Dutch dads are taking on fewer domestic and care duties now than they did at the start of the lockdown, according to ongoing research by three universities.
Women continued to work outside the home at the start of the crisis because they were more likely to be in crucial jobs such as healthcare and education, and this led to one third of fathers taking on more care duties at home.
By September, the number of households where care duties were evenly divided rose from 33% to 40%, the researchers found.
But now the old patterns are back, the researchers, attached to Utrecht, Amsterdam and Radboud universities, say.
‘When we saw the early results, we thought this could be a game-changer, but now we have to conclude this is not the case and we are largely back where we started,’ research team head Mara Yerkes told the Volkskrant.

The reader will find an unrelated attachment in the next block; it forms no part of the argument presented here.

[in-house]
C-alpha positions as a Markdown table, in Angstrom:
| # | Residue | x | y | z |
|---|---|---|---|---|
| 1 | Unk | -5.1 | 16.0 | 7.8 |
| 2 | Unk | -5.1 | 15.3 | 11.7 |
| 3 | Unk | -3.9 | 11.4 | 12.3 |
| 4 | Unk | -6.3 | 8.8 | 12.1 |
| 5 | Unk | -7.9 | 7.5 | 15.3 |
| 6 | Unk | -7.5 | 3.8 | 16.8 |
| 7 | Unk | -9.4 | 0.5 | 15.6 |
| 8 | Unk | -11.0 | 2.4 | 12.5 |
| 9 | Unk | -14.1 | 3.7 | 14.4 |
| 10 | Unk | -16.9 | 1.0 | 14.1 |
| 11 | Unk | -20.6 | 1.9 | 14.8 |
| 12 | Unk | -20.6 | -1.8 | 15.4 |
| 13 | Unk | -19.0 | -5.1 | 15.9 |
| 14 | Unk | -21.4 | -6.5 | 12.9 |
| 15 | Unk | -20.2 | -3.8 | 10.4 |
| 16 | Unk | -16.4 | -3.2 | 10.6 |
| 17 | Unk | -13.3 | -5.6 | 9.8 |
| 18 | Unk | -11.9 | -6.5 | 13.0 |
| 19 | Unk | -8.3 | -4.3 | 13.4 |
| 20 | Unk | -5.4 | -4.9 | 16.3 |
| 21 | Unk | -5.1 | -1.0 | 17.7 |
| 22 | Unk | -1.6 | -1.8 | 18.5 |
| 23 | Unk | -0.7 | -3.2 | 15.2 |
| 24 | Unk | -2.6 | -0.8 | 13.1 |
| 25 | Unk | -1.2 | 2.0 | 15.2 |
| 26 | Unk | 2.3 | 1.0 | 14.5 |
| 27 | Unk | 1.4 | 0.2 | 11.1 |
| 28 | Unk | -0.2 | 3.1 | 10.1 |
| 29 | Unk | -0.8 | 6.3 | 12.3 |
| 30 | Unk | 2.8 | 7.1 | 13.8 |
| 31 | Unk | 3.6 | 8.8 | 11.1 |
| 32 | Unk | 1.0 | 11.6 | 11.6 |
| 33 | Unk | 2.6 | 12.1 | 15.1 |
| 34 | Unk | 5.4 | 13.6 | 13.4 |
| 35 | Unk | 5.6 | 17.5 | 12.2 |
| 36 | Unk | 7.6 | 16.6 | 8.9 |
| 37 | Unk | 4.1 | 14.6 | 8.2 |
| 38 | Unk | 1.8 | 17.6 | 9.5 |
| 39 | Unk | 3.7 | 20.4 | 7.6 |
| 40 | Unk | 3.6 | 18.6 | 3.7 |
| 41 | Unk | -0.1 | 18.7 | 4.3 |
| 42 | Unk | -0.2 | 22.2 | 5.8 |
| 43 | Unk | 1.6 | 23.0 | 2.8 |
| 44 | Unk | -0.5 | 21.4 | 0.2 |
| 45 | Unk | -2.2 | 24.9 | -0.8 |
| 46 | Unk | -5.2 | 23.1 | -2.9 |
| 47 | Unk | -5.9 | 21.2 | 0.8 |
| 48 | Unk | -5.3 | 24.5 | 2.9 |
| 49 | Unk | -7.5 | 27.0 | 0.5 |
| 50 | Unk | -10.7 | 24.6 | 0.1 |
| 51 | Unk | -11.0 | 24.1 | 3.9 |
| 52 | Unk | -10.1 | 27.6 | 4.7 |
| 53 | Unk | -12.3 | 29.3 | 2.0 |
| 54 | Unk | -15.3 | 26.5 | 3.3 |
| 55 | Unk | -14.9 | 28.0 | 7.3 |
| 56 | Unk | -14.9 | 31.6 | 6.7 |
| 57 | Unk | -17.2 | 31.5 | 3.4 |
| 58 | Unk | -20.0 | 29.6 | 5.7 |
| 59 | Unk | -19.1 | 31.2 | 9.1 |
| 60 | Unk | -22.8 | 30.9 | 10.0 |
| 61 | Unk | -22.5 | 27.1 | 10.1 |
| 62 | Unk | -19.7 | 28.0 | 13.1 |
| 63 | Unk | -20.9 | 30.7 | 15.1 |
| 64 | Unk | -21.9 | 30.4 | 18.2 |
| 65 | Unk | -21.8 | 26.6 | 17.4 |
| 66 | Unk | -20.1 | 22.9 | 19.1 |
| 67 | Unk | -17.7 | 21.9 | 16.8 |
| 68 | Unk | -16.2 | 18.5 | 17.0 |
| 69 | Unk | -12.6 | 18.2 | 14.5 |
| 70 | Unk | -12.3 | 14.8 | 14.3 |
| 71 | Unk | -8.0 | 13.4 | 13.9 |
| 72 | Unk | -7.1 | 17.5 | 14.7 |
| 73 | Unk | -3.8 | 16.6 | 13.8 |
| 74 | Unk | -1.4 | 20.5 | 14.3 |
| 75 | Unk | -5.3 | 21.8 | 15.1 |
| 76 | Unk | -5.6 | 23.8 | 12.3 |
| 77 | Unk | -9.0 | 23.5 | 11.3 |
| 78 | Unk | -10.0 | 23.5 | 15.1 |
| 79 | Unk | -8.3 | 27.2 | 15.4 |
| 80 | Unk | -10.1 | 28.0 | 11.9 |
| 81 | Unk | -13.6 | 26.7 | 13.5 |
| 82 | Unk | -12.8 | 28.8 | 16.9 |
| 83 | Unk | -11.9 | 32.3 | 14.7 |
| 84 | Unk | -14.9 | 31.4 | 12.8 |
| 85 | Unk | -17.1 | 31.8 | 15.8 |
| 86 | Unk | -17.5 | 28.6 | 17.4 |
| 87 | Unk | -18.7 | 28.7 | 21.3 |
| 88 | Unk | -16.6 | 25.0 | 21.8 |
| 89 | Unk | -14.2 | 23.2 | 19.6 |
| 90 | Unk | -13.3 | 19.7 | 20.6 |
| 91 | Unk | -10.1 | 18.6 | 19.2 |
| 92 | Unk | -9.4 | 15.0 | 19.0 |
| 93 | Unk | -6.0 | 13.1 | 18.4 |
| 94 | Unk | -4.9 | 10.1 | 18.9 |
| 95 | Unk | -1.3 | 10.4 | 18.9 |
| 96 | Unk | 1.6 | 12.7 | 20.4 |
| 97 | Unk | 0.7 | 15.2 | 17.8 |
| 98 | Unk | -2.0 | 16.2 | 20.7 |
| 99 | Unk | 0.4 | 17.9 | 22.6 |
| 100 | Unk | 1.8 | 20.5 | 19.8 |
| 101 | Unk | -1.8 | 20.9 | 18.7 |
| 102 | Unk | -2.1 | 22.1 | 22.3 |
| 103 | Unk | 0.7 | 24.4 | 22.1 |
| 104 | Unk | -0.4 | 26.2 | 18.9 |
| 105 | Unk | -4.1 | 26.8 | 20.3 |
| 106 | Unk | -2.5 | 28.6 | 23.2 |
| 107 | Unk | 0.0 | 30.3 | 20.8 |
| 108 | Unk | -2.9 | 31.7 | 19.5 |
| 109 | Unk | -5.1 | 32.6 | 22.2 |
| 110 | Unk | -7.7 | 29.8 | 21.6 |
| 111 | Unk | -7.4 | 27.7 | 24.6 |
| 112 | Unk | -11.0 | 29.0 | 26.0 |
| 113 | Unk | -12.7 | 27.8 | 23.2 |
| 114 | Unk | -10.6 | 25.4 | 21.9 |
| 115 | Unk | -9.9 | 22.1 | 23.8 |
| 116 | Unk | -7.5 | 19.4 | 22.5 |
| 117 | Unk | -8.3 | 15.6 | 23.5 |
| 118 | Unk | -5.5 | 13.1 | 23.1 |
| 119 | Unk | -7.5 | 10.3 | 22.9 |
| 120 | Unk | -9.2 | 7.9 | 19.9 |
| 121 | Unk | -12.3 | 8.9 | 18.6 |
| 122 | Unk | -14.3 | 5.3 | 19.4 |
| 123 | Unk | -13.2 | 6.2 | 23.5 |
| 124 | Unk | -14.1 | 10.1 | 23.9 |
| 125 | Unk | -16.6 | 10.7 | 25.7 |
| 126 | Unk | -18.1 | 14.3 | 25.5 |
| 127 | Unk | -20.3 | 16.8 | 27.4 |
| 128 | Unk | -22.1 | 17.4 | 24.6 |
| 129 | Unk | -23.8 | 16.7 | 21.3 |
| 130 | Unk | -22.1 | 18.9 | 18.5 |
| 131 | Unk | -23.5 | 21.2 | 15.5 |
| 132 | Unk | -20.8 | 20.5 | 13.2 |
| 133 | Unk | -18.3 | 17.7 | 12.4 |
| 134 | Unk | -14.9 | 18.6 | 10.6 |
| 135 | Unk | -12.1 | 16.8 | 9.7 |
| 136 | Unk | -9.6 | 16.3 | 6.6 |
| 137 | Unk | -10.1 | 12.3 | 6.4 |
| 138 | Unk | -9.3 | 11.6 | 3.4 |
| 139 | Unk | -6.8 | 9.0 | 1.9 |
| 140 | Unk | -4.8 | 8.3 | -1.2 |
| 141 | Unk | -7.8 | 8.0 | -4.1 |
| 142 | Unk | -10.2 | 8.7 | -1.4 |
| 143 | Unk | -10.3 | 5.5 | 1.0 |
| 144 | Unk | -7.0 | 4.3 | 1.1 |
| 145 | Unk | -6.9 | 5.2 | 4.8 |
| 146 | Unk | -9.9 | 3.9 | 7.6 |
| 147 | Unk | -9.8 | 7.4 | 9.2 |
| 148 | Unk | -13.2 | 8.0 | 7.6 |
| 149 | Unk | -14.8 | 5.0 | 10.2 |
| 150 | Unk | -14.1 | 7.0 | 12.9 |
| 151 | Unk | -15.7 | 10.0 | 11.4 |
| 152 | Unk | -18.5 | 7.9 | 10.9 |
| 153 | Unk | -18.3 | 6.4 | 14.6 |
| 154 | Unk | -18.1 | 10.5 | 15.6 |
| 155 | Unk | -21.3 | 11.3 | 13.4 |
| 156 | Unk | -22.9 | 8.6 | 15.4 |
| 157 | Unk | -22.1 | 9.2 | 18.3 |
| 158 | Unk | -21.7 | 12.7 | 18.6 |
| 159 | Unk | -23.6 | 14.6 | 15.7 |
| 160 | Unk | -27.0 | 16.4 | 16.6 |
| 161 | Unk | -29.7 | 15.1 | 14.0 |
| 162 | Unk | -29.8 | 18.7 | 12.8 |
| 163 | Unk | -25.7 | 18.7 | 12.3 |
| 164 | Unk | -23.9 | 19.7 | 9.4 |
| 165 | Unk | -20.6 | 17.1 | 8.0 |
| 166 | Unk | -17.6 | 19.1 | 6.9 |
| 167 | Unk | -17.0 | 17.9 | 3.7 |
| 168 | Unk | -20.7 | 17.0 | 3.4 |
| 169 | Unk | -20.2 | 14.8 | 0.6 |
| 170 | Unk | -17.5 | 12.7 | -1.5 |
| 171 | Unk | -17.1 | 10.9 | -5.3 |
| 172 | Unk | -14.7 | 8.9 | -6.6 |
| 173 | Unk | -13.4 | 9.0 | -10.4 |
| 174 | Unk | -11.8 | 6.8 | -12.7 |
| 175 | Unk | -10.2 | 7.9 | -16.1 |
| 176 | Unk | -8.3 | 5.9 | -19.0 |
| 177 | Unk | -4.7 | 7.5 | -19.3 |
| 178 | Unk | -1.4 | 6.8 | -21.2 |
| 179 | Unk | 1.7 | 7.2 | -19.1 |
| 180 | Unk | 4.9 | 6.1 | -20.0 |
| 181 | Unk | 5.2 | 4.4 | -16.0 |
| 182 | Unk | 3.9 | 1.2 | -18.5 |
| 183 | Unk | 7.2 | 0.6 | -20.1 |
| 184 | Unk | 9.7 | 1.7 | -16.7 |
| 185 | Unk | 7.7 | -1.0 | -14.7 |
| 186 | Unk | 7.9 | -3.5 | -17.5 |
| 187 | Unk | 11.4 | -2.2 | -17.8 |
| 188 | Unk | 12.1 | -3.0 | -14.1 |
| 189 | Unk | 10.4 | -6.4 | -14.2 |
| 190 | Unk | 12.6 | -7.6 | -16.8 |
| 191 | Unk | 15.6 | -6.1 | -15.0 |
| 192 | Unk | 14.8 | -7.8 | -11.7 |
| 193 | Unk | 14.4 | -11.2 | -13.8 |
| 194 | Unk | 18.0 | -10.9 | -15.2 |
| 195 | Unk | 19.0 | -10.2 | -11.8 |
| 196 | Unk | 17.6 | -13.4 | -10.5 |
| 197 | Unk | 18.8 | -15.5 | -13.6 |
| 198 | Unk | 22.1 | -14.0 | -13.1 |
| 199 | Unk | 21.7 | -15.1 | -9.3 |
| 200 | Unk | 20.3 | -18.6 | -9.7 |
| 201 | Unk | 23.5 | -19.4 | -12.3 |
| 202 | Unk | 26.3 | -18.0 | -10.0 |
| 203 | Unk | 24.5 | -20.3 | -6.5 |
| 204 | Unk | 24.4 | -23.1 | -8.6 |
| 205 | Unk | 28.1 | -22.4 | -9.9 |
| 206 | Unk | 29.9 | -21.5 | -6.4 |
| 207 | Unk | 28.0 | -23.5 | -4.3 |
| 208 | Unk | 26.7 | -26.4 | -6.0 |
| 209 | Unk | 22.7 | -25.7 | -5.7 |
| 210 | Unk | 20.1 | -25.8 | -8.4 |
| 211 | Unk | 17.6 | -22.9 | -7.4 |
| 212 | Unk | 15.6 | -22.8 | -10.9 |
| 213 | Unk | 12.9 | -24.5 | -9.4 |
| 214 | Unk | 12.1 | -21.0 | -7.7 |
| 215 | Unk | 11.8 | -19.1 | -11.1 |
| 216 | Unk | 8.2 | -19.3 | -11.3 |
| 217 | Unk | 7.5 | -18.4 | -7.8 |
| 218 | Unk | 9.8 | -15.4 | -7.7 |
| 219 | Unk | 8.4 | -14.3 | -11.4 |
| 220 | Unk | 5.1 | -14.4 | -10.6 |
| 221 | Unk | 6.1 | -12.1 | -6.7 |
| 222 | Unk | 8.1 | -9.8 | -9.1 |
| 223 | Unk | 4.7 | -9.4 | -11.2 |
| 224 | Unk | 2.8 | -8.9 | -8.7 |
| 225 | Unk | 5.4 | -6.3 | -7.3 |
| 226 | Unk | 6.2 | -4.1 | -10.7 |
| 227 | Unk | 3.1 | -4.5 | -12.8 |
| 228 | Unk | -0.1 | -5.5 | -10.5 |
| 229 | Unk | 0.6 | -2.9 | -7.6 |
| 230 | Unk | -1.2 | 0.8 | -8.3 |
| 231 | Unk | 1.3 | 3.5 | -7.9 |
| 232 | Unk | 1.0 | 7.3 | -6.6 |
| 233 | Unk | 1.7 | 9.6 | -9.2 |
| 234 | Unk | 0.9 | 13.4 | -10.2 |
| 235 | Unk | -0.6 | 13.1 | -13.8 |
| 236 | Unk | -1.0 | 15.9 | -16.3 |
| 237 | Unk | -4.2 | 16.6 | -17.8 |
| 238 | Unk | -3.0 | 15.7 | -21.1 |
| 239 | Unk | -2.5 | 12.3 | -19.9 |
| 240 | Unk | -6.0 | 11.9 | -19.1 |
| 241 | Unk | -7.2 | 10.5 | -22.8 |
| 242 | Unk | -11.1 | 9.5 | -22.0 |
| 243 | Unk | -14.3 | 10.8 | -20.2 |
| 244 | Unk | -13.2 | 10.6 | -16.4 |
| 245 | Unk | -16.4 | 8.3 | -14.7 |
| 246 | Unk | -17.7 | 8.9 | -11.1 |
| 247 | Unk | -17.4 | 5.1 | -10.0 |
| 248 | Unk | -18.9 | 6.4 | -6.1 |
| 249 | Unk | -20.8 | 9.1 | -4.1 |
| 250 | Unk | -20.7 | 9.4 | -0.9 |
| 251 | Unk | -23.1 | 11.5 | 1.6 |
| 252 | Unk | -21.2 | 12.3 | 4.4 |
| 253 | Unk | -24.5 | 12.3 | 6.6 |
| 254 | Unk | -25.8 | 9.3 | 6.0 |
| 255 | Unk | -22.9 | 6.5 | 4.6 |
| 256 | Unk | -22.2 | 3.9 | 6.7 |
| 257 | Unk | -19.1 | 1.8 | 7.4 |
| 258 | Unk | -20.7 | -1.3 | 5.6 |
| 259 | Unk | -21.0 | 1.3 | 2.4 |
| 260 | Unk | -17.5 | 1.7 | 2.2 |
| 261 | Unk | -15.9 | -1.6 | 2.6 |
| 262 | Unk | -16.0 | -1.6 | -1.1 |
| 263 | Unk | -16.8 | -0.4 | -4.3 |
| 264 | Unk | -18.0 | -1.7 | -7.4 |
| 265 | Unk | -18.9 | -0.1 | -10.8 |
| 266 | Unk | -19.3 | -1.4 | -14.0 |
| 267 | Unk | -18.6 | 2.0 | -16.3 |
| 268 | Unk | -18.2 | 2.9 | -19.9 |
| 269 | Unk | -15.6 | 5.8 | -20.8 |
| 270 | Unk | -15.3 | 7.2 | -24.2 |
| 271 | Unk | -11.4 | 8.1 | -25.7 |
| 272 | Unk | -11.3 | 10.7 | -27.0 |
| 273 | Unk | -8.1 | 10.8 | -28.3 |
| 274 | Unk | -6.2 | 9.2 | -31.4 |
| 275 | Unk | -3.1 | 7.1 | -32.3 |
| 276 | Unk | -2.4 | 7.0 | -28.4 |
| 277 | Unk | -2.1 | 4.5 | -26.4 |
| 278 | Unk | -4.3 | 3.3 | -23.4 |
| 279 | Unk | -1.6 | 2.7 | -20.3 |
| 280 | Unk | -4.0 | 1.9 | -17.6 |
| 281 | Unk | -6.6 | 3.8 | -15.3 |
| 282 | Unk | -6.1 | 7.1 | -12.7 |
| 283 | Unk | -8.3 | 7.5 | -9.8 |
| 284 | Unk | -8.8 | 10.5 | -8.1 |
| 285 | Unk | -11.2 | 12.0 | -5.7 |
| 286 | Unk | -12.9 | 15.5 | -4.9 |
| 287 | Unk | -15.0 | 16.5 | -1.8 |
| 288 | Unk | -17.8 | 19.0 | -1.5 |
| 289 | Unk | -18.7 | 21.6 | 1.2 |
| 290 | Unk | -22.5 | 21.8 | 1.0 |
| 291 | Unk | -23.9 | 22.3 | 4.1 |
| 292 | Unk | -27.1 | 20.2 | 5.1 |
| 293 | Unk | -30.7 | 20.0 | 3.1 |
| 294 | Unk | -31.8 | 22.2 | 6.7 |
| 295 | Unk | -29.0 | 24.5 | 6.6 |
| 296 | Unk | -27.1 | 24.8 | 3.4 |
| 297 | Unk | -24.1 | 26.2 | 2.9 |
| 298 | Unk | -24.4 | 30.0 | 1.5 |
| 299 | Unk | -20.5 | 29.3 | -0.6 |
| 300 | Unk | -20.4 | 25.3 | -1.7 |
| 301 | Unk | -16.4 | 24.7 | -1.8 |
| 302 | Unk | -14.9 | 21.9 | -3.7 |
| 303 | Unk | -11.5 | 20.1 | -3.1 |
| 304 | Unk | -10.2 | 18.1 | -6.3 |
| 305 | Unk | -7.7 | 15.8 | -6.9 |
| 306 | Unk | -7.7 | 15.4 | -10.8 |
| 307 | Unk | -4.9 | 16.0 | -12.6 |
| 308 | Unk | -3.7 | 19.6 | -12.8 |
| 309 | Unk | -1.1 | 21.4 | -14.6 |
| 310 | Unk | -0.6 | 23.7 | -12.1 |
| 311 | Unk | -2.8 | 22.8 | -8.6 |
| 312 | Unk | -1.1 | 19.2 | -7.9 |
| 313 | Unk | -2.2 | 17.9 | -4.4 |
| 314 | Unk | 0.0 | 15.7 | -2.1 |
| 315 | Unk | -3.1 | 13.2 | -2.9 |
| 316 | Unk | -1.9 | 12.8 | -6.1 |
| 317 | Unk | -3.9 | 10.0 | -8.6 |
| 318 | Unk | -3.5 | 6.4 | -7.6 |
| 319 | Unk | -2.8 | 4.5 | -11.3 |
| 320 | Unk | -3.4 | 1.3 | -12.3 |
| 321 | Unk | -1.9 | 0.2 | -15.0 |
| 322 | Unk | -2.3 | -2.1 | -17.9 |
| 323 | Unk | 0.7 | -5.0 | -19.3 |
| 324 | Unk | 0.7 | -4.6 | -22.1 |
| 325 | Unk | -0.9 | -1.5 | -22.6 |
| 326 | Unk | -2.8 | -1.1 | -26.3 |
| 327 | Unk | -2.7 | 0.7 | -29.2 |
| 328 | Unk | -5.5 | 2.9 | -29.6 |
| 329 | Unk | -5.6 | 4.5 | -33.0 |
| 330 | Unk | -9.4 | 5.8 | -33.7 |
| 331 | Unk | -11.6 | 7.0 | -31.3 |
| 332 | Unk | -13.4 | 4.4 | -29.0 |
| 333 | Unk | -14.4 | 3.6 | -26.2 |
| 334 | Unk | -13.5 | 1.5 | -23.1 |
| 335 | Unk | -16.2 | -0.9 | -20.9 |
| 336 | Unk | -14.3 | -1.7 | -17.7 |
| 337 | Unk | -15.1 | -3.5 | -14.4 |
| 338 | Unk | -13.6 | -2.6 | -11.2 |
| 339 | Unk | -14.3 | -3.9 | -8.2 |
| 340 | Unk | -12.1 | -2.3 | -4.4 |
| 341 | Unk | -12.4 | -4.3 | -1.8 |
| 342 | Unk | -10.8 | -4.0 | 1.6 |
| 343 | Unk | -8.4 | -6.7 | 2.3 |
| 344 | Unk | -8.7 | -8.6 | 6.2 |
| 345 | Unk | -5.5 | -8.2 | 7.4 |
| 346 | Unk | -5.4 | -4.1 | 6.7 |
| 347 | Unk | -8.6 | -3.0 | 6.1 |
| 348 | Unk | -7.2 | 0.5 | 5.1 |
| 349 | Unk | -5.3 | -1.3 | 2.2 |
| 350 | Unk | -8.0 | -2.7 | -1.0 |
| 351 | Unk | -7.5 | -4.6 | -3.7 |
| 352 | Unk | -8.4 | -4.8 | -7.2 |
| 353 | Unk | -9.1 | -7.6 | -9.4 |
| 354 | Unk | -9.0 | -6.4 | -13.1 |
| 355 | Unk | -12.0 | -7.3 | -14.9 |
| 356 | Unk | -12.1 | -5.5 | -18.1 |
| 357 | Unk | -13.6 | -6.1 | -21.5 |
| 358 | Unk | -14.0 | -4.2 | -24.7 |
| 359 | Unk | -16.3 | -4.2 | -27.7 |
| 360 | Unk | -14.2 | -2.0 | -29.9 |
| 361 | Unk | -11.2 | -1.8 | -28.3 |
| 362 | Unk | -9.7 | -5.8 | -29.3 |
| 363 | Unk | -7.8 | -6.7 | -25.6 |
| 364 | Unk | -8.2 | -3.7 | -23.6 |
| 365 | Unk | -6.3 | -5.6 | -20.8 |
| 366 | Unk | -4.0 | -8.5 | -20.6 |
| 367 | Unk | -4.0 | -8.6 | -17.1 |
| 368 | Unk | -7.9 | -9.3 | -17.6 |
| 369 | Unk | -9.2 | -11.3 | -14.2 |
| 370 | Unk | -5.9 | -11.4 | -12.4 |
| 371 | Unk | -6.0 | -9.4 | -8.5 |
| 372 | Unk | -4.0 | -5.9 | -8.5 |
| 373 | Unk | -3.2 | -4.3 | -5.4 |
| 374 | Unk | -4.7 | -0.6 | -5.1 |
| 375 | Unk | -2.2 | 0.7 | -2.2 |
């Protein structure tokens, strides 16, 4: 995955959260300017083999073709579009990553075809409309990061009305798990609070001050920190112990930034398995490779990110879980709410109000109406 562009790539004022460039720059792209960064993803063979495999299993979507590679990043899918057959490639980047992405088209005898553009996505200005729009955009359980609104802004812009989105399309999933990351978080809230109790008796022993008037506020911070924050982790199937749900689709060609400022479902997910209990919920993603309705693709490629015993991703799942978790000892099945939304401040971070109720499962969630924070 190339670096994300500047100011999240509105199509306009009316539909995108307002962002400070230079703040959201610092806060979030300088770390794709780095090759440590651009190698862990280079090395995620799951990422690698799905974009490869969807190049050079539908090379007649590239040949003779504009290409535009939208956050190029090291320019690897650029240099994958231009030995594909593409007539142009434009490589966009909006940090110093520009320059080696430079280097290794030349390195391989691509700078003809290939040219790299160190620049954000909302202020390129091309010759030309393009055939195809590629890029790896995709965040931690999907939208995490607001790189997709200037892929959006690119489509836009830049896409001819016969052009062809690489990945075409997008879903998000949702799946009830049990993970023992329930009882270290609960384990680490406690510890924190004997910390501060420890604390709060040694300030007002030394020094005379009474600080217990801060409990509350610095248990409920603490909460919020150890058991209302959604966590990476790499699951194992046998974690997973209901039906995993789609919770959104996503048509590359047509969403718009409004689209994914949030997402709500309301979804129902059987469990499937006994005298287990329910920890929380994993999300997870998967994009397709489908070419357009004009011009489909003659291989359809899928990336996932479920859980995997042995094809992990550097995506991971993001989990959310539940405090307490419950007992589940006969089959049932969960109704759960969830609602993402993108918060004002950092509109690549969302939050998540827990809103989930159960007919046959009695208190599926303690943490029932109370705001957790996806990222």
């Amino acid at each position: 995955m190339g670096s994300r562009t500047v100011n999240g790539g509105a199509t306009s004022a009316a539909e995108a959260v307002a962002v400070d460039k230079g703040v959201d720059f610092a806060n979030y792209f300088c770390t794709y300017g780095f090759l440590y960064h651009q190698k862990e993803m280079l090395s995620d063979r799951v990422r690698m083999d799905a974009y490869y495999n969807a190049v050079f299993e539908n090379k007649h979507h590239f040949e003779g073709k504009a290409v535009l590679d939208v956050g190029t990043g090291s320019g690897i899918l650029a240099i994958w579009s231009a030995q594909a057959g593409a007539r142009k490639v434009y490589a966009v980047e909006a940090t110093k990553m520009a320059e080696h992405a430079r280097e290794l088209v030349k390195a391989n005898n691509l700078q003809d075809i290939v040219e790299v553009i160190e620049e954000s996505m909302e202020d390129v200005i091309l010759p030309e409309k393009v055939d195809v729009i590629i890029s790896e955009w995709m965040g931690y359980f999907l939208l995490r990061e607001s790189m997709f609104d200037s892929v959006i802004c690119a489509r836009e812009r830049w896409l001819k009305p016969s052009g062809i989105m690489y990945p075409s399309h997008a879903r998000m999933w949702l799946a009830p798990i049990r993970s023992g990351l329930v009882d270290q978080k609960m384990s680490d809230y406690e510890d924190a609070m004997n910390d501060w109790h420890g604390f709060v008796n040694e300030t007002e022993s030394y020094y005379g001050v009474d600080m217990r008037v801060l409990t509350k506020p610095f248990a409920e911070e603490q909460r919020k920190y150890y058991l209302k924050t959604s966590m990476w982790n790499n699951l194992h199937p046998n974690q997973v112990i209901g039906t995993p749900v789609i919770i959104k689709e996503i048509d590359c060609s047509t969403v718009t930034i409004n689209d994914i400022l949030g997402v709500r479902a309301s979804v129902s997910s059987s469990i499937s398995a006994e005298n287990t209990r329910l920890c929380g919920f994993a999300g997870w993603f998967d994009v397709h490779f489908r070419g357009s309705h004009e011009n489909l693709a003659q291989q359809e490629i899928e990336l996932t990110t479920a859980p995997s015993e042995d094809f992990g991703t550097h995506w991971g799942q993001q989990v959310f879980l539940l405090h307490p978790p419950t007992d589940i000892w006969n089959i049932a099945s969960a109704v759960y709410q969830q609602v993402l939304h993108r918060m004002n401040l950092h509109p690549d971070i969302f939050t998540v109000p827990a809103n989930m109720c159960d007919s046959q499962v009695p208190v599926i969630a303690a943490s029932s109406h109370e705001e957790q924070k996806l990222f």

The stress parents feel when combining working from home and home schooling may mean a revert to traditional role patterns, Yerkes said.
It is sometimes easier to keep the peace in families with a clear and traditional division of roles, she said. ‘We see that in some of the households which took part in the surveys, caring for children has become more of a point of contention’.
The results show how engrained traditional role patterns are in the Netherlands, said SCP researcher Wil Portegijs. She points out that nine in 10 Dutch men do not cut their hours after becoming fathers, but two thirds of women work part time ‘and usually continue that until they retire.’
The full results will be published later on Tuesday.
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